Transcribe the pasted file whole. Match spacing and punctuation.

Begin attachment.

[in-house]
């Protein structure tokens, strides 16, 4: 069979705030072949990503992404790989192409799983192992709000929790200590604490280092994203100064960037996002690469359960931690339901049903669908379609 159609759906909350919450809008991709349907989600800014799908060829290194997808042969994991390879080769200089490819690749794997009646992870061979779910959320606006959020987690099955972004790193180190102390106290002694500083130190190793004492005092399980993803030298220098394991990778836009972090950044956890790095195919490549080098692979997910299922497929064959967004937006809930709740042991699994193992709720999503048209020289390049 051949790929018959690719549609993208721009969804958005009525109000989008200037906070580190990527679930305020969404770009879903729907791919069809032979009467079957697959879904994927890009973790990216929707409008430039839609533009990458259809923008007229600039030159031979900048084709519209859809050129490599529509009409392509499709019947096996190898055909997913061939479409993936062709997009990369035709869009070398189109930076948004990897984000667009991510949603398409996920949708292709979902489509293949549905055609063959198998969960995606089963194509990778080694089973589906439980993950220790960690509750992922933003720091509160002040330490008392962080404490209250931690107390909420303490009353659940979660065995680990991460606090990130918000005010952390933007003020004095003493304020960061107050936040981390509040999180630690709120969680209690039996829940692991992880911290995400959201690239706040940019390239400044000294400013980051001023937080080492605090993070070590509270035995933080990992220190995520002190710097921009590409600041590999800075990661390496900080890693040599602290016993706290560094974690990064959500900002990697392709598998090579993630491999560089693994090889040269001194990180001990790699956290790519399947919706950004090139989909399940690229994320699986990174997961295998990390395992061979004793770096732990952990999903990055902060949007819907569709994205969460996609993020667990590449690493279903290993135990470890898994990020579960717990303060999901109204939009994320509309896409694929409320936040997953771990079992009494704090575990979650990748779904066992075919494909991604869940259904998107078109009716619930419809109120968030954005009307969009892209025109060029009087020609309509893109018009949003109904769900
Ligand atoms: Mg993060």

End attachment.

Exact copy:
[in-house]
């Protein structure tokens, strides 16, 4: 069979705030072949990503992404790989192409799983192992709000929790200590604490280092994203100064960037996002690469359960931690339901049903669908379609 159609759906909350919450809008991709349907989600800014799908060829290194997808042969994991390879080769200089490819690749794997009646992870061979779910959320606006959020987690099955972004790193180190102390106290002694500083130190190793004492005092399980993803030298220098394991990778836009972090950044956890790095195919490549080098692979997910299922497929064959967004937006809930709740042991699994193992709720999503048209020289390049 051949790929018959690719549609993208721009969804958005009525109000989008200037906070580190990527679930305020969404770009879903729907791919069809032979009467079957697959879904994927890009973790990216929707409008430039839609533009990458259809923008007229600039030159031979900048084709519209859809050129490599529509009409392509499709019947096996190898055909997913061939479409993936062709997009990369035709869009070398189109930076948004990897984000667009991510949603398409996920949708292709979902489509293949549905055609063959198998969960995606089963194509990778080694089973589906439980993950220790960690509750992922933003720091509160002040330490008392962080404490209250931690107390909420303490009353659940979660065995680990991460606090990130918000005010952390933007003020004095003493304020960061107050936040981390509040999180630690709120969680209690039996829940692991992880911290995400959201690239706040940019390239400044000294400013980051001023937080080492605090993070070590509270035995933080990992220190995520002190710097921009590409600041590999800075990661390496900080890693040599602290016993706290560094974690990064959500900002990697392709598998090579993630491999560089693994090889040269001194990180001990790699956290790519399947919706950004090139989909399940690229994320699986990174997961295998990390395992061979004793770096732990952990999903990055902060949007819907569709994205969460996609993020667990590449690493279903290993135990470890898994990020579960717990303060999901109204939009994320509309896409694929409320936040997953771990079992009494704090575990979650990748779904066992075919494909991604869940259904998107078109009716619930419809109120968030954005009307969009892209025109060029009087020609309509893109018009949003109904769900
Ligand atoms: Mg993060």